“The Fed’s Monetary Punchbowl Is Fueling Rampant Home Price Appreciation”: AEI

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Zero Hedge: During the press conference following the FOMC meeting last week, Fed Chair Jerome Powell was asked by different reporters about the craziness going on in the stock market, the chaotic thingy with GameStop, corporate debt, and the housing market.

The fact that he was asked several times about the exuberant nuttiness in asset prices shows that by now everyone has picked up on it. And people are increasingly incredulous that the Fed would continue with its monetary policies in face of these markets.

Powell brushed off the GameStop thingy and gave his usual it’s-not-our-fault and it’s-never-ever-our-fault justifications for the exuberant nuttiness in the markets. The near-0% interest rates and $3 trillion in QE in just a few months had nothing to do with anything, but the drivers of the nuttiness have been the “expectations about vaccines” and “fiscal policy,” he said (transcript). “Those are the news items that have been driving asset values in recent months.”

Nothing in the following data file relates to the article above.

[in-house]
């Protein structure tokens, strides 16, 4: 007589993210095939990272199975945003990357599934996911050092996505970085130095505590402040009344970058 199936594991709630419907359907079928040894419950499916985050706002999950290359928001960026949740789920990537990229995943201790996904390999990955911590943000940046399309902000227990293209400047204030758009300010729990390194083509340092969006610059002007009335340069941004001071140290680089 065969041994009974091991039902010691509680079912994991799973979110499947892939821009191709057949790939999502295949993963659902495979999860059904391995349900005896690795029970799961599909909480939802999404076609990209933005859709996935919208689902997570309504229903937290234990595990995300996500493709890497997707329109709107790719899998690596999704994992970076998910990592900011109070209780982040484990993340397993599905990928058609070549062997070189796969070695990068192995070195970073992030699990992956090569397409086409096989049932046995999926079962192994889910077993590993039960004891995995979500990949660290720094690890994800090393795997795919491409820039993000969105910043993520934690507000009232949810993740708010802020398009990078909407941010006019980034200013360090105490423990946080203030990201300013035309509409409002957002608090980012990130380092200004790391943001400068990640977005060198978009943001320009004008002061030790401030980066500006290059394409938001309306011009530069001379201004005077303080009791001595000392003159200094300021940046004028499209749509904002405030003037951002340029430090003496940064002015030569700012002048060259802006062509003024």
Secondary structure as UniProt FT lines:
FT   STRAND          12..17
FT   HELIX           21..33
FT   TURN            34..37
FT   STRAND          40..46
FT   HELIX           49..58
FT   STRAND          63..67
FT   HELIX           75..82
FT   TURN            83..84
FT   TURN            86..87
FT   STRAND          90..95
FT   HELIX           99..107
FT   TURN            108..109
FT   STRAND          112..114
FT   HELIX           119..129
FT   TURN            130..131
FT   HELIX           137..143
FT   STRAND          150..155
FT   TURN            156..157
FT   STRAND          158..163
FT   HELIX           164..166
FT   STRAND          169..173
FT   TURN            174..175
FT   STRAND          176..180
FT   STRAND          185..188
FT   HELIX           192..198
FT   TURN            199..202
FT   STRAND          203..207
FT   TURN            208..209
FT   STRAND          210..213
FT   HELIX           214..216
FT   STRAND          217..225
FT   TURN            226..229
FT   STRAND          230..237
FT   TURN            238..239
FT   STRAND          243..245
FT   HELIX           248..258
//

Upon hearing this, people globally were just rolling up their eyes. And a reporter challenged him softly about the housing market – the 9% surge in prices from already lofty levels. “Are you concerned about a bubble forming there yet? And is there a price increase that you’re looking at where it might change the level of mortgage-backed securities the Fed is buying?”

That price surge “we think is a passing phenomenon,” he said. “There’s a one-time thing happening with people who are spending all of their time in their house. And they’re thinking either I need a bigger house, or I need another house, and a different house. Or a second house in some cases. So there’s a one-time shift in demand that we think will get satisfied, also that will call forth supply. And we think that those price increases are unlikely to be sustained for all of those reasons.”

He said this after having said out of the other side of his mouth, “the housing sector has more than fully recovered from the downturn, supported in part by low mortgage interest rates. Read More

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